The Cost of a NICU stay

November is prematurity awareness month. According to March For Dimes “the preterm birth rate in the United States has worsened for a third year, rising to 9.93 percent in 2017. Premature birth and its complications are the largest contributors to infant death in this country and globally.”

MBP was born prematurely at 28 weeks and 5 days. Every parent will never forget the day that their kid was born. I will never forget that day and the 74 days in NICU after that.

I’m not going to discuss the emotional trauma that every parent that step in the NICU get – that warrants an entire separate post. I’m going to discussed about the financial implication of a NICU stay.

Direct Medical Cost

We were fortunate to have a great insurance that covered the entire cost of MBP’s stay and the post care that he needed a year after. In WA state, a child is eligible of medicaid regardless of parent’s income if his/her hospital stay exceeds 30 consecutive days. MBP received Medicaid as a secondary insurance. That said, the payment billed on Medicaid is very minimal since I reached my deductible when I gave birth.

The total claims for MBP’s first year of medical expenses is $1,050,098.31. Yes, IT IS OVER A MILLION. It is not a typo. His primary insurance paid $352,293.52 and Medicaid paid $693.89. These are for 195 total claims that was processed.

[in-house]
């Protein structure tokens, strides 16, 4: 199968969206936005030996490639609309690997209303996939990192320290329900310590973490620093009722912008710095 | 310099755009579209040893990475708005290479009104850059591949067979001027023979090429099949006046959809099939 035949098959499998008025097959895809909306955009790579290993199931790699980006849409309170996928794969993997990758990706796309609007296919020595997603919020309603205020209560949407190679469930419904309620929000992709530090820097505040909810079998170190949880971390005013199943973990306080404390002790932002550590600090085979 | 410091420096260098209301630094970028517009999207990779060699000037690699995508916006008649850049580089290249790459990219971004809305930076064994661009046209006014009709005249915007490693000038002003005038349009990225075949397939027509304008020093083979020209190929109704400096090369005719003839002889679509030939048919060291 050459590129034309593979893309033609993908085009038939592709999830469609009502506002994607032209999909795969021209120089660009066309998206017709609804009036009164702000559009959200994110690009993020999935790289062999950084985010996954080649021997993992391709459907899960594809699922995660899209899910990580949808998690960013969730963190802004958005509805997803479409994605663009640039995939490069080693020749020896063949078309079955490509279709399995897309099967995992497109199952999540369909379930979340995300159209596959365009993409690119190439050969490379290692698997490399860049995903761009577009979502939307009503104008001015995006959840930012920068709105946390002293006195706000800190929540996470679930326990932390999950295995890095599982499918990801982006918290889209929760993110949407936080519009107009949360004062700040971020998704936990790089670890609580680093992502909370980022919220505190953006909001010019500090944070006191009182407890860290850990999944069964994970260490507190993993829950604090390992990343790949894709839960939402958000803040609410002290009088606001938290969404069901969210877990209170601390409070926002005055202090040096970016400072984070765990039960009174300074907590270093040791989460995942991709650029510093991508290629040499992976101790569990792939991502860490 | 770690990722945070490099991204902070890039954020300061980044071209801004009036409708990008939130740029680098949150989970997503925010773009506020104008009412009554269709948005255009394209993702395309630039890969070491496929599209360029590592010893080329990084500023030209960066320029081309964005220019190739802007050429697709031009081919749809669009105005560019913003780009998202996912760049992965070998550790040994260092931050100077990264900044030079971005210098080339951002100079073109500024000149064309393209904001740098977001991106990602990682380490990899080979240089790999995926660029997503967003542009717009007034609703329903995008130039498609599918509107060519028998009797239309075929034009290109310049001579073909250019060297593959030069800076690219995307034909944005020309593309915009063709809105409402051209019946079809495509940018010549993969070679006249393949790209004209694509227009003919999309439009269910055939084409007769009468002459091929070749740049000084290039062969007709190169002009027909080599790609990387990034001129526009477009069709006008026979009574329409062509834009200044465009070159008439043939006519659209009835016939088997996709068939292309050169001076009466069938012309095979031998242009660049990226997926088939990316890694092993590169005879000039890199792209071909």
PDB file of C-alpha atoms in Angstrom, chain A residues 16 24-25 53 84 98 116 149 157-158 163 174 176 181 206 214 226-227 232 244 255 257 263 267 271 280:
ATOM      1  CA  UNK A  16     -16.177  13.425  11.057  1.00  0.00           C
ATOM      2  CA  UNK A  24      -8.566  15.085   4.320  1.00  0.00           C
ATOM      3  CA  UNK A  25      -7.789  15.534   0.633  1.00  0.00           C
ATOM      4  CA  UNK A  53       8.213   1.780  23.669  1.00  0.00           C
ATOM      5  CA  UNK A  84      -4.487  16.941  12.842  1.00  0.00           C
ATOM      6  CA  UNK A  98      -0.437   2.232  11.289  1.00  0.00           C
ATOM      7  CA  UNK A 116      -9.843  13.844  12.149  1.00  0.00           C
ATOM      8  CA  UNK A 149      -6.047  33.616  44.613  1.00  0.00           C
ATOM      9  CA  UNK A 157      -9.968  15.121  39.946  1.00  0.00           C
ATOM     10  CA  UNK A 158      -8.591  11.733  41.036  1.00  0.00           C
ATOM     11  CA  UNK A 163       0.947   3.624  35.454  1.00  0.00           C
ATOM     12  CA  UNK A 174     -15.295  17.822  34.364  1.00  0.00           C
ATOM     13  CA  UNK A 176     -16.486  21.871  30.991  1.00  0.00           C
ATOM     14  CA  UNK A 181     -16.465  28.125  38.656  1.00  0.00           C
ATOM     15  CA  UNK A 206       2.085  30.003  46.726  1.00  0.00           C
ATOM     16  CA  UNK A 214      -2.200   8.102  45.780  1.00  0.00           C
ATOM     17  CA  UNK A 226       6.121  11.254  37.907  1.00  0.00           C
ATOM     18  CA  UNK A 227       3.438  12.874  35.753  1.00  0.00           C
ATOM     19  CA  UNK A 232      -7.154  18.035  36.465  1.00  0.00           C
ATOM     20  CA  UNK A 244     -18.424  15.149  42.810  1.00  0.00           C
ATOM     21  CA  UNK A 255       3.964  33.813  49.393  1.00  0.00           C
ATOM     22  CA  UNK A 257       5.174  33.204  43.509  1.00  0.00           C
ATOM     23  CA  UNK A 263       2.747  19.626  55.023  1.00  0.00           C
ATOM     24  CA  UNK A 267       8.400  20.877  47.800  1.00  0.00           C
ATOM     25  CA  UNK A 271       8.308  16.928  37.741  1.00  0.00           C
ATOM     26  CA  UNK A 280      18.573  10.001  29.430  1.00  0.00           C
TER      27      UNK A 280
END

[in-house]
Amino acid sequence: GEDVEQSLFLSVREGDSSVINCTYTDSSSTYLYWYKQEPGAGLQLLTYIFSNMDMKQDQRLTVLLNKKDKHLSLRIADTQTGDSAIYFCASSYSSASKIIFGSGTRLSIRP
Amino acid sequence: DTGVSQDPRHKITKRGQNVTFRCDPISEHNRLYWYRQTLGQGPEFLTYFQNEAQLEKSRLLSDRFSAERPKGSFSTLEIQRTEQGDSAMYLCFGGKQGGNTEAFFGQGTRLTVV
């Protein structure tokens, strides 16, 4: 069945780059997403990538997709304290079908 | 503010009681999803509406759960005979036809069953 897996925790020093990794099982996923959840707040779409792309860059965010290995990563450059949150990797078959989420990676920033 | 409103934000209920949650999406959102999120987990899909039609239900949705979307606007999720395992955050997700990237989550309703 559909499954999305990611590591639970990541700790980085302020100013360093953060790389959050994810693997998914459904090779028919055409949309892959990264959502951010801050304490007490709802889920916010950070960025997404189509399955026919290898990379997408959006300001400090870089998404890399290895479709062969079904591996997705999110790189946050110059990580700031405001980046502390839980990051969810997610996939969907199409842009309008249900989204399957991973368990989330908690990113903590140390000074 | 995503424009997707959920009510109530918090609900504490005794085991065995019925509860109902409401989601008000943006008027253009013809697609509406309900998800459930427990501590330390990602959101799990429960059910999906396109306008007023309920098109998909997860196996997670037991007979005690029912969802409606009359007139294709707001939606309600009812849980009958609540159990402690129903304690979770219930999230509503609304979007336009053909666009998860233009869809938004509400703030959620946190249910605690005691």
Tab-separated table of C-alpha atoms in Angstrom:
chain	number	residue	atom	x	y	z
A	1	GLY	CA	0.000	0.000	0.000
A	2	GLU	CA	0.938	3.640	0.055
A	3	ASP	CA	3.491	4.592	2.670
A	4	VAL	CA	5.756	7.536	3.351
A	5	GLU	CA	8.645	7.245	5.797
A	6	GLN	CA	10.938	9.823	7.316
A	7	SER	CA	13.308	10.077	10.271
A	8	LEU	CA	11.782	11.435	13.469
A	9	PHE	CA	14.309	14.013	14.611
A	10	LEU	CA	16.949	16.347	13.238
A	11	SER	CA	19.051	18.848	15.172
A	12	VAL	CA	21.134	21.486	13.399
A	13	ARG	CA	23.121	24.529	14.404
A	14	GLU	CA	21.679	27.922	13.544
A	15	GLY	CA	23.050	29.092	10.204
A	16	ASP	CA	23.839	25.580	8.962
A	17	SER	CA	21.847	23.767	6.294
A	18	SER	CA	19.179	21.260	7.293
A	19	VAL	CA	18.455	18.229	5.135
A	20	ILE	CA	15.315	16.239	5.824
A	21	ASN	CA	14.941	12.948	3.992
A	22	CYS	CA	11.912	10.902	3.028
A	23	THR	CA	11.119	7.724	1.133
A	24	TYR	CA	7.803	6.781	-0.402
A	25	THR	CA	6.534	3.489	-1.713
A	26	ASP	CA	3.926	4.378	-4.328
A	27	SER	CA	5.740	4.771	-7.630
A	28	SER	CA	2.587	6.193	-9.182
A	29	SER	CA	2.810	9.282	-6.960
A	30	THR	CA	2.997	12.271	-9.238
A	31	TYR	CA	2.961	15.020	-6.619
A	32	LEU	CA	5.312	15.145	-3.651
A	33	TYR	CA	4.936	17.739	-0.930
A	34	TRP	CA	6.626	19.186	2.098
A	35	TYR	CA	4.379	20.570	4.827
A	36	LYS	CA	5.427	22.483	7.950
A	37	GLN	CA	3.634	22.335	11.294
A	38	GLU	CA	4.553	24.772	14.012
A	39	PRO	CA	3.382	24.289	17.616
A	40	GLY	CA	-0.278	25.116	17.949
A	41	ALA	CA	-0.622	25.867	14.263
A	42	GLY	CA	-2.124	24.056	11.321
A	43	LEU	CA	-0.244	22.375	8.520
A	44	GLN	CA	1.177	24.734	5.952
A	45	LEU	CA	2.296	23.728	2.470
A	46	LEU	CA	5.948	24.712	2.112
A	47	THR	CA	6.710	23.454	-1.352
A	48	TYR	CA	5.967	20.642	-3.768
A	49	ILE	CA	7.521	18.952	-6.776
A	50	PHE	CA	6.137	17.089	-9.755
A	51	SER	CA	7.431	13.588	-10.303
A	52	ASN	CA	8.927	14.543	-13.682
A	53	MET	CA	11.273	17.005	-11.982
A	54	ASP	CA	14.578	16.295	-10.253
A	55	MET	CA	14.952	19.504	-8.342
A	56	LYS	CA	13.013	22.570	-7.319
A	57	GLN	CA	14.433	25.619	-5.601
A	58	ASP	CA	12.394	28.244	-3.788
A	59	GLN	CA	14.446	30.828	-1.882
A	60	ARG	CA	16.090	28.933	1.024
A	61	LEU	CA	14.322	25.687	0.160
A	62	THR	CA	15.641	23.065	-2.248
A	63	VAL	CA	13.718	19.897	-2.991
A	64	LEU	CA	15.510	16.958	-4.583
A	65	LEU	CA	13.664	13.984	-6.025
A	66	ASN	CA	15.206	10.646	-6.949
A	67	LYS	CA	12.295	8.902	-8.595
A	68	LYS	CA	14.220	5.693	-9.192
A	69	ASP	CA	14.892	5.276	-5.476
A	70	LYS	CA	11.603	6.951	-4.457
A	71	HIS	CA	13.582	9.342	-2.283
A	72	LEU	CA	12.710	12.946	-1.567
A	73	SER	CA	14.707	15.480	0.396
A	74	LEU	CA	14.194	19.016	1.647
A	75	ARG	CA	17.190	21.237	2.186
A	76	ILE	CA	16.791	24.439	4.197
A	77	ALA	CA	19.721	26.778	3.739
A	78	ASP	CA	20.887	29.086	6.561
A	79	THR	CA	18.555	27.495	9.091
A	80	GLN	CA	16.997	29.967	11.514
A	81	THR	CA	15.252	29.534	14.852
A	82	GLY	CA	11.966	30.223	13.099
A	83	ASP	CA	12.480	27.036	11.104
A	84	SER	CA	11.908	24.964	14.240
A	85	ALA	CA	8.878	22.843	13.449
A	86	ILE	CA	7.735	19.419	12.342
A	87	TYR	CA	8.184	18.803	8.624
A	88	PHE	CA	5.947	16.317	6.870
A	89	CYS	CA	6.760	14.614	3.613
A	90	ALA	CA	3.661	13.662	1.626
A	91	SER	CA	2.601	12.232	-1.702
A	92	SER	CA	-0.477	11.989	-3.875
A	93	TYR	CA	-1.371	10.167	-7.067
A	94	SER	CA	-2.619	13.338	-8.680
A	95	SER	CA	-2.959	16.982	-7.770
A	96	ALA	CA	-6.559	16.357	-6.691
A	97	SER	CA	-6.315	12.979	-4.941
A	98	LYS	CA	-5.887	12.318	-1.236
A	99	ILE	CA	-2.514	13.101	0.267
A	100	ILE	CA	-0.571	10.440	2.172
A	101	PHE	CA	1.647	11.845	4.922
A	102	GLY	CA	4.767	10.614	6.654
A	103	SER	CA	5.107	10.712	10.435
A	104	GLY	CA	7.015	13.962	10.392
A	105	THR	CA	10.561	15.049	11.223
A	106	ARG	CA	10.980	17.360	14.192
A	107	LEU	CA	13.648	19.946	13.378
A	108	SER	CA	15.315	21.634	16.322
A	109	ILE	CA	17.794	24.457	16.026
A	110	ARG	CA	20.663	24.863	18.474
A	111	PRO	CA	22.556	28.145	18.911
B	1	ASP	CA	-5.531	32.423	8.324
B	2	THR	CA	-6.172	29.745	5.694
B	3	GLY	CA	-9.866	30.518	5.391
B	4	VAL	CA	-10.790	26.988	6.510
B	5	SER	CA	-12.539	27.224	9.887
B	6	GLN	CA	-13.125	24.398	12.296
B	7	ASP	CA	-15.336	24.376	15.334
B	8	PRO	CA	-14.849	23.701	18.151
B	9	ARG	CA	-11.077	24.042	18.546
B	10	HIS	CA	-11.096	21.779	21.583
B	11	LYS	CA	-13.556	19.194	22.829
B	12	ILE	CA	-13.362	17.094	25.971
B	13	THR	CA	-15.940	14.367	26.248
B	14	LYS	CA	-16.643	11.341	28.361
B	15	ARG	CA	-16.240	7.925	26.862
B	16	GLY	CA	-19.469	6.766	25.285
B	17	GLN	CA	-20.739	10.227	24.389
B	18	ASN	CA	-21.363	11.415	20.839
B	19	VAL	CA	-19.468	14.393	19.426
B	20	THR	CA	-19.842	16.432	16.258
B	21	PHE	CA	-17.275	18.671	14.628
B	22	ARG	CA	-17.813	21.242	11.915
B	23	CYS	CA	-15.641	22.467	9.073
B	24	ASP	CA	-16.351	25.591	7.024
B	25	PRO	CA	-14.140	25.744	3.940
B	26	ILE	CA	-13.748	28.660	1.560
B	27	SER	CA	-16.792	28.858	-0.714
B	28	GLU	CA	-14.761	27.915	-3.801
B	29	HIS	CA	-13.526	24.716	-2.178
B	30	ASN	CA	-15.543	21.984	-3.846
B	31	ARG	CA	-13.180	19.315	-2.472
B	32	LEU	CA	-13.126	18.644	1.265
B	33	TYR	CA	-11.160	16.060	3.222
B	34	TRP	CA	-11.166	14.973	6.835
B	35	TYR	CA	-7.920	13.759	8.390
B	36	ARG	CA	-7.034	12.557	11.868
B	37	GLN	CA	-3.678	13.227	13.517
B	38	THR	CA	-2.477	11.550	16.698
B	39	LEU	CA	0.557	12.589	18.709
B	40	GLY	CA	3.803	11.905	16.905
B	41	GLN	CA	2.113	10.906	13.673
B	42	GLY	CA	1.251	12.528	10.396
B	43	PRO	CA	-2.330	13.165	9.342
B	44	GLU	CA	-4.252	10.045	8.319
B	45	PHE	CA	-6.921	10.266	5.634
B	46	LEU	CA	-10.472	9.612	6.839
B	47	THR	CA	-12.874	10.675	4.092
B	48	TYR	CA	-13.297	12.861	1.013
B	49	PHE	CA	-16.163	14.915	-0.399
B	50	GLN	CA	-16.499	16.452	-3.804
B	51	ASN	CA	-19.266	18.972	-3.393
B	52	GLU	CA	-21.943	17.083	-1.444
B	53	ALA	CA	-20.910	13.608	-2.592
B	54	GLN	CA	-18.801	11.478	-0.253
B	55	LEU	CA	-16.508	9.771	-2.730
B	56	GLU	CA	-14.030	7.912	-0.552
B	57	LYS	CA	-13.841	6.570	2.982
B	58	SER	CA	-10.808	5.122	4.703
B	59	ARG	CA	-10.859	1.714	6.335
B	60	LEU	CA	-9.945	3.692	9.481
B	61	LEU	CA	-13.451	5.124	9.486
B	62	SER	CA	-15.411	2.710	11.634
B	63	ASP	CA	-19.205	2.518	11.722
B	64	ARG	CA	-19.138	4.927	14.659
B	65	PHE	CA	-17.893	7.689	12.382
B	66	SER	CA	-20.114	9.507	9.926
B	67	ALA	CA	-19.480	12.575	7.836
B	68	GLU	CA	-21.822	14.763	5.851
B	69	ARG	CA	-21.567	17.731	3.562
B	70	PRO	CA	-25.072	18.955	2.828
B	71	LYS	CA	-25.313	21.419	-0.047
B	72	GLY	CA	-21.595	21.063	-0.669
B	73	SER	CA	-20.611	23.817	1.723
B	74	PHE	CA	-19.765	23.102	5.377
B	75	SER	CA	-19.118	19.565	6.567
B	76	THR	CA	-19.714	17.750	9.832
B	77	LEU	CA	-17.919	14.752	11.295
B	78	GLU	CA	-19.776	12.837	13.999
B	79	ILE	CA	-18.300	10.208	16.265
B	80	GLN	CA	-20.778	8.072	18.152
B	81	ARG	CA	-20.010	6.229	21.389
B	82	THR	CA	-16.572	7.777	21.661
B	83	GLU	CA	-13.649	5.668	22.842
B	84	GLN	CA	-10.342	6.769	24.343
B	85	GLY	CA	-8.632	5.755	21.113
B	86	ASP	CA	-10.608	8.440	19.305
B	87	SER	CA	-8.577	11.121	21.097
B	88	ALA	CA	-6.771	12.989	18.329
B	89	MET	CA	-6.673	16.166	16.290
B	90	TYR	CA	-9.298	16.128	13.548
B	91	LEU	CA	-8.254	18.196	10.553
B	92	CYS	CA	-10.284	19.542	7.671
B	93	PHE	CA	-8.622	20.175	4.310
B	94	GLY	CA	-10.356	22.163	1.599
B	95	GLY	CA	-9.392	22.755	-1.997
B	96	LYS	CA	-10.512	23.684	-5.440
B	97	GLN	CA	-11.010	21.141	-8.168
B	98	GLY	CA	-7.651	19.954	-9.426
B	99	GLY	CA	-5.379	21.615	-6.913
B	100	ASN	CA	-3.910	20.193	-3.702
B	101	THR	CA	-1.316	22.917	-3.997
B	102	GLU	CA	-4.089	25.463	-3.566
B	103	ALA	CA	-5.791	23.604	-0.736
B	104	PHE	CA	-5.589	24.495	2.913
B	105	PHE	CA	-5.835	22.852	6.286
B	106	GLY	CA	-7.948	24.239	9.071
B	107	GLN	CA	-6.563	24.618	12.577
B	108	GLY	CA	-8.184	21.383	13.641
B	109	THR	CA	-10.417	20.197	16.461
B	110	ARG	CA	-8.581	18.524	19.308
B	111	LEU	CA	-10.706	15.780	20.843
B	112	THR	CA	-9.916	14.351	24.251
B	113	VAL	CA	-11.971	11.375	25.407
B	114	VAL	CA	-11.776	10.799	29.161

Insurance gets massive discounts on these claims. This is the time that I’m so grateful to my former employer for providing good health coverage. My insurance even called me after MBP was discharged just to check on him and ensure that we are getting the care we needed.

Indirect Expenses

There are other costs associated to NICU stay other than the actual medical expenses. Funny that we actually spent more on them than the direct medical expenses.

  1. Lodging – Some families don’t live close to the hospital. We were lucky to live in a state that has a Level 4 NICU. I was lucky to deliver my kid in the same hospital and don’t need to fly him from other states. I know other families that have to deal with it.
  2. Transportation – We paid $200/month for monthly parking. The hospital is close to downtown Seattle. When you’re dealing with a NICU stay, finding parking is the least you care about. We were also in an out during the day, delivering the milk that I pumped. We paid $600 in total since MBP was in the NICU for 2.5 months. It’s funny that we pay more for parking than the actual medical cost since it was covered by Medicaid.
  3. Food / Eating out – I didn’t even track this, but I know we had a lot of take outs. I went back to work a couple of weeks after giving birth to save my maternity leave once MBP is discharge. There’s just no time to prep food, between pumping, working, driving in and out of the hospital and a lot and lots and lots of crying.

Healthcare is Important for Early Retiree

We can talk about probability. Statistically, 90% of pregnant women will have a full term pregnancy. They will never have to worry about the high cost of a NICU stay. But if you’re one of the minority group in the 10%, you are out of luck. I talked about Medicaid kicking in after 30 days. Some parents in the hospital actually wants this to happen just so they can afford healthcare. The claims of MBP’s first 30 days, just for the hospital stay is abut $200K. My overall out of pocket expense was $4k at the time and I paid less than that because MBP’s secondary insurance kicked in.

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